The DFL trifecta-led Legislature made myriad changes across a spectrum of state topics in 2023.
Paid Family and Medical Leave. Abortion rights. Free breakfast and lunch for all K-12 students. A $260 one-time rebate check to low- and middle-income Minnesotans. Record investments in housing. Recreational cannabis. Driver’s licenses for all. Gas and sales tax increases for transportation purposes.
To do so, much of a projected record $17.5 billion budget surplus was needed as the state budget grew to an all-time high of $72 billion for the current biennium, which ends June 30, 2025.
As for 2024?
“We’ll continue, as we did last year, focusing on the things (Minnesotans) care about the most which is strong public education, affordable health care and then economic security for their families,” House Speaker Melissa Hortman (DFL-Brooklyn Park) said in a Wednesday interview.
“What that means this year is really investing in the state’s infrastructure, so the state’s borrowing bill will be the biggest order of business.” Examples she cited include higher education facilities, wastewater treatment, and local roads and bridges.
A pair of 2023 laws resulted in a $2.6 billion package of capital investments, including $851 million from the General Fund, to improve assets owned by the state, local governments, and nonprofit community organizations.
Yet plenty of wants remain.
“Given that we made a $2.6 billion investment last year in the state infrastructure we might be closer to $830 million,” Hortman said.
Across the aisle
House Minority Leader Lisa Demuth (R-Cold Spring) expects her caucus to focus on holding the majority accountable for what was passed in 2023.
“You’ll be hearing from us about the surplus that was spent through, taxes and fees increasing that state budget, and the concerns we have going forward,” she said.
Hold your horses
A sentiment heading into the 2024 session seems to be folks looking for more funds should temper their expectations.
The November 2023 Budget and Economic Forecast indicates the state's expected budget surplus is now $2.4 billion for the current fiscal biennium with a structural imbalance of just over $2.3 billion in the 2026-27 biennium.
“If you accommodate inflation, it’s going to eat up a lot of what’s in that short-range surplus and make that deficit in the next biennium even steeper,” Rep. Paul Torkelson (R-Hanska) said in a recent member interview.
Cash or no cash, want to bet a plethora of policy could be on the docket?
Sports gambling? Authorizing medical aid in dying medication in certain circumstances? School resource officer language updates? Prohibiting state and local law enforcement officials from acting to enforce federal civil immigration law? A constitutional amendment to further ensure equal rights?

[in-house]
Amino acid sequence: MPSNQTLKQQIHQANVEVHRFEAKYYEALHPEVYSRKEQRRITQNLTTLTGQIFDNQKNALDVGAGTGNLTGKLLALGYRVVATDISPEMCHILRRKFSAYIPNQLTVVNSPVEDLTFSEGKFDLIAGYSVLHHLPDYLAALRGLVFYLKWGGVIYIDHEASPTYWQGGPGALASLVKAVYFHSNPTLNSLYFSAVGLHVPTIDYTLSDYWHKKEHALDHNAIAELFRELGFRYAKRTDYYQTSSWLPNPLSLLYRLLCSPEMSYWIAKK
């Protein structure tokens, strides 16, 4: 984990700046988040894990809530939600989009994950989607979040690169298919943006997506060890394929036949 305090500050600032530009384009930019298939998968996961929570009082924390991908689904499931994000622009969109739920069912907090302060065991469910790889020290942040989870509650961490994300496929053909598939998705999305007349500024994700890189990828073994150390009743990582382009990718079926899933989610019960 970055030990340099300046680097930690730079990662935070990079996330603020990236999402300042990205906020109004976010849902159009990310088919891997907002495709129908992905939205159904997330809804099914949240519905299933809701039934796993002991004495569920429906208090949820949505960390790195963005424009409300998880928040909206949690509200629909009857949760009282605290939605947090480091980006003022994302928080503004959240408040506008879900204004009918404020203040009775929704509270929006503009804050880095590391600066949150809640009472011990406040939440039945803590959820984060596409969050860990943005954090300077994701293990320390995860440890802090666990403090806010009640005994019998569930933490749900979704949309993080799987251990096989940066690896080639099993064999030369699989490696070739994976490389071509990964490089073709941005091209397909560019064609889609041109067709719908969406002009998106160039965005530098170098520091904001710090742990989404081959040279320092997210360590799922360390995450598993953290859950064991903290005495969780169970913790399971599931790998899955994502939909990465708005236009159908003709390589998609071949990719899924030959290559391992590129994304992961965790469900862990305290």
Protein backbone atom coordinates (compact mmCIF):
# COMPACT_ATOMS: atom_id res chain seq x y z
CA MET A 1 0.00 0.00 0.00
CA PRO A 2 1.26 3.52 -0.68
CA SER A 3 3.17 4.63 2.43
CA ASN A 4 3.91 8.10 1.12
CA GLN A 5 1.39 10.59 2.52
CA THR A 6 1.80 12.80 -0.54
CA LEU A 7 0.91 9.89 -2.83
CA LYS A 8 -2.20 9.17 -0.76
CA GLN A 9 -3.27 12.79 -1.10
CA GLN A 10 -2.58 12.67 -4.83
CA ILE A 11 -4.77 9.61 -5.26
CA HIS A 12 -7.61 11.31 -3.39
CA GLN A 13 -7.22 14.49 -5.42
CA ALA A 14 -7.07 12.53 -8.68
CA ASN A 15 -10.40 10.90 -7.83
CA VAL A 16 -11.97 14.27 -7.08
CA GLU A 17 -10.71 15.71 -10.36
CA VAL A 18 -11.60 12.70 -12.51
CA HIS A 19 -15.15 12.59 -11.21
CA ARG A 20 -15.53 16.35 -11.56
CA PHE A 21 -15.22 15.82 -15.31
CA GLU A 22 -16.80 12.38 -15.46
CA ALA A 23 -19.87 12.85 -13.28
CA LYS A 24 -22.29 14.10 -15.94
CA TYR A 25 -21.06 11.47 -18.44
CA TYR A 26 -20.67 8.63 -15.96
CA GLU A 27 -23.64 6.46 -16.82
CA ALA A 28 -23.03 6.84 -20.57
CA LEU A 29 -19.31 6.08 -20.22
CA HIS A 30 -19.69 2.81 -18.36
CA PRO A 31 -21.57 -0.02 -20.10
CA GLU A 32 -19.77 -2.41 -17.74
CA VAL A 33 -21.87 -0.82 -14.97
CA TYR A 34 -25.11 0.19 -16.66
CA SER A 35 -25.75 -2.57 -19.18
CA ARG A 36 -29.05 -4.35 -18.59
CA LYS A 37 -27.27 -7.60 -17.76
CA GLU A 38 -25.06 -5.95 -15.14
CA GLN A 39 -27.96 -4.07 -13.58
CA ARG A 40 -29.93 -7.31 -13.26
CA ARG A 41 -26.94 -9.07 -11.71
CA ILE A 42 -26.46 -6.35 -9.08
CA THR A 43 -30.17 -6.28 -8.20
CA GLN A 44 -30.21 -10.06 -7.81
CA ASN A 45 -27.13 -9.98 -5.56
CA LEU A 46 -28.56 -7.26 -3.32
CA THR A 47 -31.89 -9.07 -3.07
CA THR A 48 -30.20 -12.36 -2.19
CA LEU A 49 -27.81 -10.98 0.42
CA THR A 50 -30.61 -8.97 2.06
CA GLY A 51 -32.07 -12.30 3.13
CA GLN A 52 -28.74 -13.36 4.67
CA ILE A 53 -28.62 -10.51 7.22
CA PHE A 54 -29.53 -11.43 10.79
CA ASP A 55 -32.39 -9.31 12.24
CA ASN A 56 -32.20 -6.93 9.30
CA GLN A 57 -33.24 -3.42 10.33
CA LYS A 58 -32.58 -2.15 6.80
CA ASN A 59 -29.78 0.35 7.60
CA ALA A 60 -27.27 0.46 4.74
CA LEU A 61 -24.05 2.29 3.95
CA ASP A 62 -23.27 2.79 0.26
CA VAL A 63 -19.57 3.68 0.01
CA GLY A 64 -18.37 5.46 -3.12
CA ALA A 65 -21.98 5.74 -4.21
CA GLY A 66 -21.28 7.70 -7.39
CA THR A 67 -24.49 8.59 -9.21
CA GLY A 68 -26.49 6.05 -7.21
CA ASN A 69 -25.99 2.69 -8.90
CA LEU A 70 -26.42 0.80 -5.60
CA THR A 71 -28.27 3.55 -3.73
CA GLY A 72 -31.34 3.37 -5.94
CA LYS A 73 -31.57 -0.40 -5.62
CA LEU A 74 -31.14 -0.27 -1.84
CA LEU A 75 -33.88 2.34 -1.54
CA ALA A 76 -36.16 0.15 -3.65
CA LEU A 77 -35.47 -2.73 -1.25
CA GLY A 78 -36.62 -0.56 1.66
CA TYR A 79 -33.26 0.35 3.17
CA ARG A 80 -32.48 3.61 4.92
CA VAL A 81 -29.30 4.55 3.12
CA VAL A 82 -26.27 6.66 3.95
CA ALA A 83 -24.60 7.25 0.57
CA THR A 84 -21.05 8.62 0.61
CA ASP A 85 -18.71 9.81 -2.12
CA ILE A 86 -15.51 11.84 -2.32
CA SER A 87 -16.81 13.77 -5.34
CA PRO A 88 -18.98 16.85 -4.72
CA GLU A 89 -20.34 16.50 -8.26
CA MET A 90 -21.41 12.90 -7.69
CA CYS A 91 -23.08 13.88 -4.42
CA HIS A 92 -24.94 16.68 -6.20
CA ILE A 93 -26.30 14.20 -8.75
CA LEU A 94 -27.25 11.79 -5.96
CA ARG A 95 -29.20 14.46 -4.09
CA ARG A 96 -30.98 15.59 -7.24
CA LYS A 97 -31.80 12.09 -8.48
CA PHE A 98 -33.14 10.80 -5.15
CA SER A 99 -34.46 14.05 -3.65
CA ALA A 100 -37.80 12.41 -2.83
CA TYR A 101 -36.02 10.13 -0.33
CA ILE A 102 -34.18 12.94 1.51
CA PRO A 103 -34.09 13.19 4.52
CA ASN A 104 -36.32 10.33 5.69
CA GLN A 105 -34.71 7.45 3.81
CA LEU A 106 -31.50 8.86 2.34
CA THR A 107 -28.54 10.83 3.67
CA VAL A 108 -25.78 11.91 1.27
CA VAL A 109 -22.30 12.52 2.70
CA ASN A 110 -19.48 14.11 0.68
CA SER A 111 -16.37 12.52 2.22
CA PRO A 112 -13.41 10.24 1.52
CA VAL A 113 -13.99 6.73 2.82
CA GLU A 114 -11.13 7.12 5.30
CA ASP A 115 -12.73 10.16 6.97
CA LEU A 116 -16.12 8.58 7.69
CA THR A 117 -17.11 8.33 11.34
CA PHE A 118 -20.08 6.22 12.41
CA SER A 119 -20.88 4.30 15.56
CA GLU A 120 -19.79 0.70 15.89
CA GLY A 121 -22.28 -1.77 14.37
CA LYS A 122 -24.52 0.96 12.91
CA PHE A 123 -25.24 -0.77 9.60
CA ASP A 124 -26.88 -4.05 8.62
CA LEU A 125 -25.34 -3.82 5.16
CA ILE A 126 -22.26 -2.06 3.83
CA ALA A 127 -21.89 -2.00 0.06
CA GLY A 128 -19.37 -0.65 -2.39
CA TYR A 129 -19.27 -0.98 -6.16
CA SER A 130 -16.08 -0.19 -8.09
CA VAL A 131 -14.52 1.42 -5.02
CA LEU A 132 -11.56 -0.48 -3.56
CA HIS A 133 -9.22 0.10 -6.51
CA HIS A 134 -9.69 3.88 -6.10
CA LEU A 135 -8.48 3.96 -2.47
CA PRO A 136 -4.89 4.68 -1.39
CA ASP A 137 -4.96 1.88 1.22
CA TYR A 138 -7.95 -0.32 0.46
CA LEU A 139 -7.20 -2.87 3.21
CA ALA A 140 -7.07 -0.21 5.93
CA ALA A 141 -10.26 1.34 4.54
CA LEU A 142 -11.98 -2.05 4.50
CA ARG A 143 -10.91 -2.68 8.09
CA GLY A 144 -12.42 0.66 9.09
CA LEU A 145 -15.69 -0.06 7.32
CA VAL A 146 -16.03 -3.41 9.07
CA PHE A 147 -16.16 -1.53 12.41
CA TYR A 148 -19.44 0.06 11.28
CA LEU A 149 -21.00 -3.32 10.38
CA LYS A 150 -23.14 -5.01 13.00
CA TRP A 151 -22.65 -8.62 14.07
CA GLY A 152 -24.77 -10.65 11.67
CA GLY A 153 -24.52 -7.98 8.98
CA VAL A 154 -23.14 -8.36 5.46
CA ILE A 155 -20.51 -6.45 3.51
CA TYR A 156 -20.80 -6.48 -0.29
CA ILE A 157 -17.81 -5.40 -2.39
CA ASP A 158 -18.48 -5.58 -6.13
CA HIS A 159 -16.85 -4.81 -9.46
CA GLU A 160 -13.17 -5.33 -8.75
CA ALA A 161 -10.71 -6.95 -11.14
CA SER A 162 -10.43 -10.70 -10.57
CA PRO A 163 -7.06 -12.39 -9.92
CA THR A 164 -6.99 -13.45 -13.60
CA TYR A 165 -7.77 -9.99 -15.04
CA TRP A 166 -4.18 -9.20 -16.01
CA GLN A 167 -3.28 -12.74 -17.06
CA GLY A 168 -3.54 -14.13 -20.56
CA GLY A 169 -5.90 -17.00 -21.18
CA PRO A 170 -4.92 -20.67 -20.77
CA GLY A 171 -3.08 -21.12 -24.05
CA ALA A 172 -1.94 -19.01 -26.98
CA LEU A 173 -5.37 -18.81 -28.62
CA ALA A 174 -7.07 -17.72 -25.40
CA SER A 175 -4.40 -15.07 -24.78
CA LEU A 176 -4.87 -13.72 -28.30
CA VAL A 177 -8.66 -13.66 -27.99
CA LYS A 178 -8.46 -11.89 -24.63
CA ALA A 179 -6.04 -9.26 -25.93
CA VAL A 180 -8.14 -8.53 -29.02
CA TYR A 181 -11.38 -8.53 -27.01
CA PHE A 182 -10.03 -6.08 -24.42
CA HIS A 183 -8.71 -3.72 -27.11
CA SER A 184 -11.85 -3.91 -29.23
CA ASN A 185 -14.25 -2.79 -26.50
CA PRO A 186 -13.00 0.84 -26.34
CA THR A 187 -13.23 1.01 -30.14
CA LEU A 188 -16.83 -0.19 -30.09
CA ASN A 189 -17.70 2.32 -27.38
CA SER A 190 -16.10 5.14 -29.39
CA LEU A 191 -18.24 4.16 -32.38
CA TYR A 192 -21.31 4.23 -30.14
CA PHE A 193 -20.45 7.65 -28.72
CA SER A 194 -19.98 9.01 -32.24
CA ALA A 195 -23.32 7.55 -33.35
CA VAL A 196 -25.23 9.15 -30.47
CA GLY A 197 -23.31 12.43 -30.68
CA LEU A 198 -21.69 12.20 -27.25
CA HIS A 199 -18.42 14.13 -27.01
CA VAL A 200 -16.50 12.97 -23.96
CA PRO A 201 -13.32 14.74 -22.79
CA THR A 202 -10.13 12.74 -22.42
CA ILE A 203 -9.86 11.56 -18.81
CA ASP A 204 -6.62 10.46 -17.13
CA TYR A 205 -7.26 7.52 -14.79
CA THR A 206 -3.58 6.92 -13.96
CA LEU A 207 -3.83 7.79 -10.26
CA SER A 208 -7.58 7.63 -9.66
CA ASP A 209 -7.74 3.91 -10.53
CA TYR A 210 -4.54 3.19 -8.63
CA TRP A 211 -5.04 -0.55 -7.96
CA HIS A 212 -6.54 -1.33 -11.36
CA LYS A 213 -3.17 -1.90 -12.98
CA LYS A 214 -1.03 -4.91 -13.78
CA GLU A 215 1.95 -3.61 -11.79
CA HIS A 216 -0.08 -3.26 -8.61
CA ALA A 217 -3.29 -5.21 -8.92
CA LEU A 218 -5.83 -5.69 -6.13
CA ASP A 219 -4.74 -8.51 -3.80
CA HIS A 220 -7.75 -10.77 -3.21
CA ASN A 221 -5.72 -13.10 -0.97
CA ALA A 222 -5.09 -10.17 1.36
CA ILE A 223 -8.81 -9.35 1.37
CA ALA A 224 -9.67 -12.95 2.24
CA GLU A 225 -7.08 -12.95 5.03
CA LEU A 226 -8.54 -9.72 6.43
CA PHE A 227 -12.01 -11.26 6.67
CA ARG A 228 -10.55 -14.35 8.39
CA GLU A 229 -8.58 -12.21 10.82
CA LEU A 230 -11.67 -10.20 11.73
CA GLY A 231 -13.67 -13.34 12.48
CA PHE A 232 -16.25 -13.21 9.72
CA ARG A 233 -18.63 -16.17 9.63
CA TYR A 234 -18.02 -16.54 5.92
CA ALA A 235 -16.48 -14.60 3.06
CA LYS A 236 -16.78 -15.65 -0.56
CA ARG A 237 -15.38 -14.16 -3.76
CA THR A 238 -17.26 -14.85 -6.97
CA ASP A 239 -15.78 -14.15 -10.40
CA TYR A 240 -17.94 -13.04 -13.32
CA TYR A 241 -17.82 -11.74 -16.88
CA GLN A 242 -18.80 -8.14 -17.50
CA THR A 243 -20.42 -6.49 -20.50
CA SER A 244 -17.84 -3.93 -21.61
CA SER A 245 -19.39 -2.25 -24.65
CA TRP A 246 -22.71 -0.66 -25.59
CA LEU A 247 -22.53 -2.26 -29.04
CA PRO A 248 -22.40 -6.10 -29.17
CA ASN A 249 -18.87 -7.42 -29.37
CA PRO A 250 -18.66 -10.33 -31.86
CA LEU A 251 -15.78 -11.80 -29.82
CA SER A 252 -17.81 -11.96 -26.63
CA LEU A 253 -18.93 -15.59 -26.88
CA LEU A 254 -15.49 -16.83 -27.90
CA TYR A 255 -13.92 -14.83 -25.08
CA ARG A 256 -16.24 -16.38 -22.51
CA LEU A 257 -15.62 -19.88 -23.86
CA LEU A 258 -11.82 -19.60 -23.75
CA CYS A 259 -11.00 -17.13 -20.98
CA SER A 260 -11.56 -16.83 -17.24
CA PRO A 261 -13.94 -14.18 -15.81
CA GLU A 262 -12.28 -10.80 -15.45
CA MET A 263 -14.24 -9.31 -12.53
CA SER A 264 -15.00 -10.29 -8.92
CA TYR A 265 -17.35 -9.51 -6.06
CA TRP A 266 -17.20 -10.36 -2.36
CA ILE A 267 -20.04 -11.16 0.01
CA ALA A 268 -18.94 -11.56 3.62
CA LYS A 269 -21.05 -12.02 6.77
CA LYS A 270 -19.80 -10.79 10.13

Legislators could do all or they could do nothing. And the action or inaction will occur in an election year for all 134 House seats. Walz and the Senate are not on the ballot.
Nor will more than a dozen current members — from freshmen to Rep. Gene Pelowski, Jr. (DFL-Winona), now in his 19th term — who have announced they won’t be back in 2025. Will more consider 2024 their swan song?
[MORE: List of members not seeking re-election in 2024]
Earth moving, hole digging and other construction activity as part of the State Office Building renovation/expansion is well underway. That includes elimination of the tunnel between the building and the State Capitol.
And committee hearings previously held in 120 State Capitol will be in the basement of the State Office Building.
And Rep. Kurt Daudt (R-Crown), who spent four years as House speaker, plans to resign Sunday. A special election has yet to be called for the District 27B seat.
Members share their thoughts
Nonpartisan House Public Information Services has spoken to some members as we head into the 2024 session. Here’s a sampling of what they’ve said:
Rep. Dave Pinto (DFL-St. Paul) on following up a successful 2023: “One of the things we need to do is make sure those investments are implemented well and that we’re providing the support and oversight necessary for that. … The other piece is to identify where there are still remaining gaps and work to address those gaps in the coming session.” [Watch his full interview]
Rep. Nolan West (R-Blaine) on a bonding bill: “I would love if the bonding bill was just about things Minnesotans actually need like wastewater infrastructure, roads, and bridges. But inevitably it starts funding (things) like comedy centers, ice arenas, swimming pools. These are nice things, but these aren’t what we should be bonding for as a state. Assuming it’s as it normally is, I think it’s going to be pretty difficult to get anything passed this session. … If it was entirely infrastructure based, we could solve a lot of problems.” [Watch his full interview]
[WATCH: All 2024 member interviews]
There are just two committee deadlines for the 2024 session:
Per Rule 2.03, the deadlines do not apply to the House Capital Investment Committee; the House Taxes, Ways and Means, or Rules and Legislative Administration committees; nor the Senate Capital Investment, Finance, Taxes or Rules and Administration committees.
A trio of short breaks are planned for religious purposes:
Read, Watch, Listen
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